Why talk to a therapist?
George, an elderly man struggling to cope with the sudden death his wife, had been urged to go to therapy by his family. After taking his details, the therapist asked him how he felt about seeing a therapist. He started by saying "I’m not sure why I’m here. Everyone thinks I need therapy, but I think I’m alright. I’ve talked to lots of people about it and I don’t see how talking to one more person is going to make any difference to the way I feel".
It was important that George agreed to continue with the session for himself and not to placate anyone else. Once his reasons for attending had been explored more fully, the therapist explained to George why speaking to a professional is different to talking to family, friends, GP’s, nurses, neighbours or anyone else who may listen to his difficulties:
Impartiality – this is a unique aspect of speaking to a professional therapist. They usually don’t know you or anyone else involved in your life. This means they have no axe to grind; have no opinions on who said what to whom; are not triggered emotionally by anything you might say about someone; won’t feel got at or put upon; and they won’t react defensively – even if you tell them off!
Being non-judgemental – a therapist will listen to what you have to say without passing judgement. This means they won’t tell you that you’re wrong to feel what you feel or think what you think, or that what you think or feel is bad, unacceptable, weird or stupid. They will accept what you tell them and know that whatever you say or do, you are doing your best to help yourself feel better.
Guidance – this is different from advice. Family, friends, colleagues, the man in the local shop, the woman on the bus, will all offer advice when you tell them your worries or problems. Although well-meaning, it will usually be based on their own experiences (or those of someone they know or who knows someone they know...). A therapist would never give advice, but they will offer guidance. Think of a therapist as your co-driver – they point out obstacles in your path, suggest other possible routes, maybe even get you to take a pit-stop so you can assess your progress - but you’re the one in the driving seat, you have control of the steering wheel, gears and brakes.
Positive regard – your therapist considers your well-being and self-esteem to be paramount. They won’t flatter you to make you think well of them, or to get something from you. They will tell you how well you’re doing; point out your strengths and positive qualities; give you encouragement; remind you of how far you’ve come and of the courage it may have taken for you to face your fears. If they do feel a challenge might be helpful, it will be done with respect and sensitivity.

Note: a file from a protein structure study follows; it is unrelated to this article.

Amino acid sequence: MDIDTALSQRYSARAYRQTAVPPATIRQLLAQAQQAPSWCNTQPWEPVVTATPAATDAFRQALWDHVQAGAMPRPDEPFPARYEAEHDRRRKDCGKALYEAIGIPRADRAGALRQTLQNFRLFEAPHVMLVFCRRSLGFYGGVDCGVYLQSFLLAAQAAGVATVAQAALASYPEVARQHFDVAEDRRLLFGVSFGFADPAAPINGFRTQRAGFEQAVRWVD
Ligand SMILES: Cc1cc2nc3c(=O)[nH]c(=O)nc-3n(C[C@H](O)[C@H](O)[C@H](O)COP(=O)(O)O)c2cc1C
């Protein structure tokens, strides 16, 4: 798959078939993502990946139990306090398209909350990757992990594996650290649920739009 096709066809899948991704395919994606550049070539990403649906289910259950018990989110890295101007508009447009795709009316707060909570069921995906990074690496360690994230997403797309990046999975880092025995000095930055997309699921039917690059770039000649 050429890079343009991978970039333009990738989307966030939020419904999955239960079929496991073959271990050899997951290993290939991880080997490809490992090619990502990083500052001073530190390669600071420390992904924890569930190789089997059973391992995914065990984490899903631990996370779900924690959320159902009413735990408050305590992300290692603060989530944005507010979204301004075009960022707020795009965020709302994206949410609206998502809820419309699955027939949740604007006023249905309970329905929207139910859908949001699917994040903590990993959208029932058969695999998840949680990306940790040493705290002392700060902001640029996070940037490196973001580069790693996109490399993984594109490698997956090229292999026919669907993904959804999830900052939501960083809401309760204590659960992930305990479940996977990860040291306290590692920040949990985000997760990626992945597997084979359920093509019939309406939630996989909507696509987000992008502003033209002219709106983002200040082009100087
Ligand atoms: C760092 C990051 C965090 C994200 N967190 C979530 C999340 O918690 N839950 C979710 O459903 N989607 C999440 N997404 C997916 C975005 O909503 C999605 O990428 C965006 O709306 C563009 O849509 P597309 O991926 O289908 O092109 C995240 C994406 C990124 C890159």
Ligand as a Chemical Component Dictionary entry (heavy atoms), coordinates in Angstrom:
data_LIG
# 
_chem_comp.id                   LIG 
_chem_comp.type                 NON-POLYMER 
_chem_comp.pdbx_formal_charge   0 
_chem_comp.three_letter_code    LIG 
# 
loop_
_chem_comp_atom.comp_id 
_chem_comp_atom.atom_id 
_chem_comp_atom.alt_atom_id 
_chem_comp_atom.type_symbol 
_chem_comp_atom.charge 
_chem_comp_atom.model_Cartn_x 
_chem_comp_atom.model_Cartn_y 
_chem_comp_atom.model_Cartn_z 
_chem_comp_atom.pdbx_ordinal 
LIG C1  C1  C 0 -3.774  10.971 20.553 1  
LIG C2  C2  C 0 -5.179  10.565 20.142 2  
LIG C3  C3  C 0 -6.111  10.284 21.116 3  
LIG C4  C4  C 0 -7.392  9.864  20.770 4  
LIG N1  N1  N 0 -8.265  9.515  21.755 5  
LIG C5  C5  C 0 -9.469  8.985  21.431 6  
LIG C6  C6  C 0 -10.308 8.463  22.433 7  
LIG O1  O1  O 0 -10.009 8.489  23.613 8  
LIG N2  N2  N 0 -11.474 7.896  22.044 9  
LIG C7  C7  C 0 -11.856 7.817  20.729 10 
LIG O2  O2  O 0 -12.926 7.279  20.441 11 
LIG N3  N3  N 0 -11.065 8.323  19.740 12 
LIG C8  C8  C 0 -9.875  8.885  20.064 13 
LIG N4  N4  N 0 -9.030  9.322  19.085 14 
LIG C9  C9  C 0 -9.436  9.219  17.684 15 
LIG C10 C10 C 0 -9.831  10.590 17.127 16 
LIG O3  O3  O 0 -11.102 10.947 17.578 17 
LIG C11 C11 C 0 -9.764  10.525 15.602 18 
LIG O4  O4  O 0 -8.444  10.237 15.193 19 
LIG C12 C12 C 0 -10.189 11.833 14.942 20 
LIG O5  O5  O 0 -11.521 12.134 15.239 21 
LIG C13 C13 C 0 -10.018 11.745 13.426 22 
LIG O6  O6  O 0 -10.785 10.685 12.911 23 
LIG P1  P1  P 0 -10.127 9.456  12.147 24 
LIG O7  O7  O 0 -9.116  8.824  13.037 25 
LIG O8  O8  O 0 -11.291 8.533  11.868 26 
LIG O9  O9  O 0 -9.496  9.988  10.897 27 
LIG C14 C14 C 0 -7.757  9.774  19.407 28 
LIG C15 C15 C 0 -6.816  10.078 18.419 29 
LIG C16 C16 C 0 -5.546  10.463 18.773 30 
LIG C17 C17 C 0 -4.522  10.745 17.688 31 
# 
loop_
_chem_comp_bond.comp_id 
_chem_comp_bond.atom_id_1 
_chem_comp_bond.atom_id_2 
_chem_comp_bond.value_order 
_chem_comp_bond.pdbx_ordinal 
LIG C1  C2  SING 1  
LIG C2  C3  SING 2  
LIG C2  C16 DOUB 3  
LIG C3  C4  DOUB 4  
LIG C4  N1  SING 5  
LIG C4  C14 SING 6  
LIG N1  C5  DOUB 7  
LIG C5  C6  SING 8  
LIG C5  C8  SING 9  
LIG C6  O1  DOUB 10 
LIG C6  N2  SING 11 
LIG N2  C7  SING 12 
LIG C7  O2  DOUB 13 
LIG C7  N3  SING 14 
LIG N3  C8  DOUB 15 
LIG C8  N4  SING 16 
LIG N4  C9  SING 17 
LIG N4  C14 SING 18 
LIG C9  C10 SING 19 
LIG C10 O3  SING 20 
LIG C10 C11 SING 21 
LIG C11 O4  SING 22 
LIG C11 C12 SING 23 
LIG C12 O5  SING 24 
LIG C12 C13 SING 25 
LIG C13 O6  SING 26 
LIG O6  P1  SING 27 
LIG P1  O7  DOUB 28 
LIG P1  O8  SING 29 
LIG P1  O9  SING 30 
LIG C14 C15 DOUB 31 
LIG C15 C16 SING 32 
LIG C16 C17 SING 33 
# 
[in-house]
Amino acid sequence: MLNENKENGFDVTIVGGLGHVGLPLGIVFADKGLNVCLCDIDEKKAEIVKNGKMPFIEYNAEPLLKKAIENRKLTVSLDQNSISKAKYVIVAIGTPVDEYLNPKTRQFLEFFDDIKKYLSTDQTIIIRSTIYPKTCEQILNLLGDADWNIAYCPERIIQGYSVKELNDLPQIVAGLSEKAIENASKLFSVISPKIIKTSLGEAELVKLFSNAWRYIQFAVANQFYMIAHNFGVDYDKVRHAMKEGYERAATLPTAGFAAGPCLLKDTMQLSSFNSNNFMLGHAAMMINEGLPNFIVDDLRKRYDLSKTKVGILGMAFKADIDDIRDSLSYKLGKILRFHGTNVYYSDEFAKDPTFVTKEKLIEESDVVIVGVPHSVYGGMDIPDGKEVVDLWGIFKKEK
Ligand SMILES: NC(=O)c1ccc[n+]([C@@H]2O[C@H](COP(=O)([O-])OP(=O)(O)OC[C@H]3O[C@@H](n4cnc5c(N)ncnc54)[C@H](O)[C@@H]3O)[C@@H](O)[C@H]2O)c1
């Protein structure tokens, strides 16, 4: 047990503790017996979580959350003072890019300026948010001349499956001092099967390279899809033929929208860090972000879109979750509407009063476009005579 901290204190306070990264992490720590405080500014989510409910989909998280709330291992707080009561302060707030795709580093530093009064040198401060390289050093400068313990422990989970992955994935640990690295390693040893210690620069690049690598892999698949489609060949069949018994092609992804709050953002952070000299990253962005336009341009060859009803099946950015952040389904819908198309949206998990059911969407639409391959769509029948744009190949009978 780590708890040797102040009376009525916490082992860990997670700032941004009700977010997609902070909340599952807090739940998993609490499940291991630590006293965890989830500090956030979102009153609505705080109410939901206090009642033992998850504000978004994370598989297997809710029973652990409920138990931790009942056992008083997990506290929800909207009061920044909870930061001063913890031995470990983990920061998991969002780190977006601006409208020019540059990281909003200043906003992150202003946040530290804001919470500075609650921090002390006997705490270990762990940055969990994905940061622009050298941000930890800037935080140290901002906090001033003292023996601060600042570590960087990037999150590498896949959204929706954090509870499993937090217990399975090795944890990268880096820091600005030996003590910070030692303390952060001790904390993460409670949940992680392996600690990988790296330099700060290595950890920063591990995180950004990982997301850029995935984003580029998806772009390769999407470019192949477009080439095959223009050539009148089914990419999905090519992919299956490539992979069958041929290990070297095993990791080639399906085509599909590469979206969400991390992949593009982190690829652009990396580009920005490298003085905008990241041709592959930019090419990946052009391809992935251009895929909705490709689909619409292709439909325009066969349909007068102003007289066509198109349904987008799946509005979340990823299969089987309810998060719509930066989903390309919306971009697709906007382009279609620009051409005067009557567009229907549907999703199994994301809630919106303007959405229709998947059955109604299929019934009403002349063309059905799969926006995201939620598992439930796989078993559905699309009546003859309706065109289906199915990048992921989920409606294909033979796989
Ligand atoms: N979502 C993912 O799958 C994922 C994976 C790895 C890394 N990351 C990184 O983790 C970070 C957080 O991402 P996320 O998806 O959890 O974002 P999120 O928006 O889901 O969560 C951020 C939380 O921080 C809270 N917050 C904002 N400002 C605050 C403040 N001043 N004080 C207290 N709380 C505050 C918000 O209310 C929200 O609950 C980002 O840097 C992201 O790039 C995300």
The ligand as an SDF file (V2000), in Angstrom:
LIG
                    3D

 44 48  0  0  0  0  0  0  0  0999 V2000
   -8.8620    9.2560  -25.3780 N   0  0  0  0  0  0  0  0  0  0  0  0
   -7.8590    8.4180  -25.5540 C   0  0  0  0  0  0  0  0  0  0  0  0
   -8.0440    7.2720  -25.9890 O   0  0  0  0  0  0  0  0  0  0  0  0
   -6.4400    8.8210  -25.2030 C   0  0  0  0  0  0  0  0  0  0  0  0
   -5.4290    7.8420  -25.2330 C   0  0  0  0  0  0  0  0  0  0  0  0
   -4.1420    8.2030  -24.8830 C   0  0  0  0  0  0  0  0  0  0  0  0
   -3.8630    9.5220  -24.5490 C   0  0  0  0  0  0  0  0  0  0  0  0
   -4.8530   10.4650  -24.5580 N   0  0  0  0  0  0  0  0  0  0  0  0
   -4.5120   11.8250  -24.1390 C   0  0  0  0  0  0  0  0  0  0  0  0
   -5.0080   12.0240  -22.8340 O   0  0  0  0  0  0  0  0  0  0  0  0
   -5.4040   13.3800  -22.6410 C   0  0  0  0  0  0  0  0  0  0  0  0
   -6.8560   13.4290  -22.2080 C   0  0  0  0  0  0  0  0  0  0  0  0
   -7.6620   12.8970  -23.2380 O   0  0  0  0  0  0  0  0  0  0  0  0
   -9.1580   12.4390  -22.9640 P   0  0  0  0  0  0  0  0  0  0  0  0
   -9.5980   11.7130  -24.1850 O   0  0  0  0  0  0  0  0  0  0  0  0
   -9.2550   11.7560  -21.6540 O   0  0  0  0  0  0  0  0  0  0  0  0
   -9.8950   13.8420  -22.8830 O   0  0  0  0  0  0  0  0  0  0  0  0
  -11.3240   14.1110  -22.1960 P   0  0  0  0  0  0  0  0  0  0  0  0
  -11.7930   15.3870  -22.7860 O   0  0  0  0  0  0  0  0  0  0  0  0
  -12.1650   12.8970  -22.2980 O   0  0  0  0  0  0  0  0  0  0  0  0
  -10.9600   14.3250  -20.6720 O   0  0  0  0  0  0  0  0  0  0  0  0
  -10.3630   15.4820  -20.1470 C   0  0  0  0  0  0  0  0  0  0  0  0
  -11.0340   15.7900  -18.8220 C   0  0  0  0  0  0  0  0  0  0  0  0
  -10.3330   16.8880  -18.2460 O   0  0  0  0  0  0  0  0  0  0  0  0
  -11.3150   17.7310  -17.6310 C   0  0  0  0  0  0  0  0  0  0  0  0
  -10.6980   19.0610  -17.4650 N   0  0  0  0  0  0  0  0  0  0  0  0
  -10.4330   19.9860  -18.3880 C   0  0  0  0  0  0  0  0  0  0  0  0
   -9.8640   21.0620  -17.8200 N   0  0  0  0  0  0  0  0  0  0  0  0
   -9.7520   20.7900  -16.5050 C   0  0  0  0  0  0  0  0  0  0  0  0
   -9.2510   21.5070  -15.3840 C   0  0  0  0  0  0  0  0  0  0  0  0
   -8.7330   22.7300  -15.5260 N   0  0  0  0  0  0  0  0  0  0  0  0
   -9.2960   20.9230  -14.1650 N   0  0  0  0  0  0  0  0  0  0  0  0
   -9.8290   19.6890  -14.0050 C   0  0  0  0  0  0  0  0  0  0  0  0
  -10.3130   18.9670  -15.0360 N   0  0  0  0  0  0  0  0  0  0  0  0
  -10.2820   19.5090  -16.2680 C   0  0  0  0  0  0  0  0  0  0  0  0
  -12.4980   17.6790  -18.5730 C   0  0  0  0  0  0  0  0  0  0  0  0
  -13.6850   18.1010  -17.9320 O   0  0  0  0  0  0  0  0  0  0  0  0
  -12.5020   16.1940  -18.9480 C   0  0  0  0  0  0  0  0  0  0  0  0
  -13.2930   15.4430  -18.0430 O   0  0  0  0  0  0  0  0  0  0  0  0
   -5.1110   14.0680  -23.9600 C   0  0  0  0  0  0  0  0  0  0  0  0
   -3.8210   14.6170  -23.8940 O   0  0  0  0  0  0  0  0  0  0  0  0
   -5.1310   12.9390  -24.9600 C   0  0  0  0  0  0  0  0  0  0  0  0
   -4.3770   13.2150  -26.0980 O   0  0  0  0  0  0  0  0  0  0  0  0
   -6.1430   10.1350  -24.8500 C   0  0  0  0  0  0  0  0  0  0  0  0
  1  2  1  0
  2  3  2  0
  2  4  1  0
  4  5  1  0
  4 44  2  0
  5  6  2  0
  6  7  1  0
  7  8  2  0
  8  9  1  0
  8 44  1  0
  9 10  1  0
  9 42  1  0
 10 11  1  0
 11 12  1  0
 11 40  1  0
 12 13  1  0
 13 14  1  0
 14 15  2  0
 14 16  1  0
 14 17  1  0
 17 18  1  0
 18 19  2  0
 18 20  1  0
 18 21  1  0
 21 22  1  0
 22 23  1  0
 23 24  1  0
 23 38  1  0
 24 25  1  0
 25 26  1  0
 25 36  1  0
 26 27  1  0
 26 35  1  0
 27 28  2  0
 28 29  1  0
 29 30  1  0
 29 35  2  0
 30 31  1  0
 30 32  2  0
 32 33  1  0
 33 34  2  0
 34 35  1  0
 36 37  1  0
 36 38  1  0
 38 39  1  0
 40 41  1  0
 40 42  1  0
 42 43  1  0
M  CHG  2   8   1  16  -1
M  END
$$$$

Empathic listening – with someone who is trained in active listening, what you get is something very different to speaking to someone who butts in to tell you about themselves, looks over your shoulder to see who else is around, or whose eyes glaze over as they go off into a daydream. With a good therapist, you know you’ve been heard and not just listened to; you know they have been carefully following what you’ve been telling them and have paid attention to the important points that might need attending to more carefully.
When the therapist finished, George nodded good-naturedly, but it was clear he still wasn’t convinced; which was fine, as the therapist wasn’t about to try to talk him into coming back for more sessions.
They continued, and George described in more detail how he was struggling to cope without his wife of fifty years. The therapist listened attentively, occasionally asking for clarification or to reflect George’s words back to him – something that reassured George that the therapist was indeed listening and doing her best to understand what he was feeling.
At the end of his session, George thanked the therapist for her time and for listening to him so patiently. He reported that he felt a weight had been lifted and would very much like to come back again to do ‘some more talking’.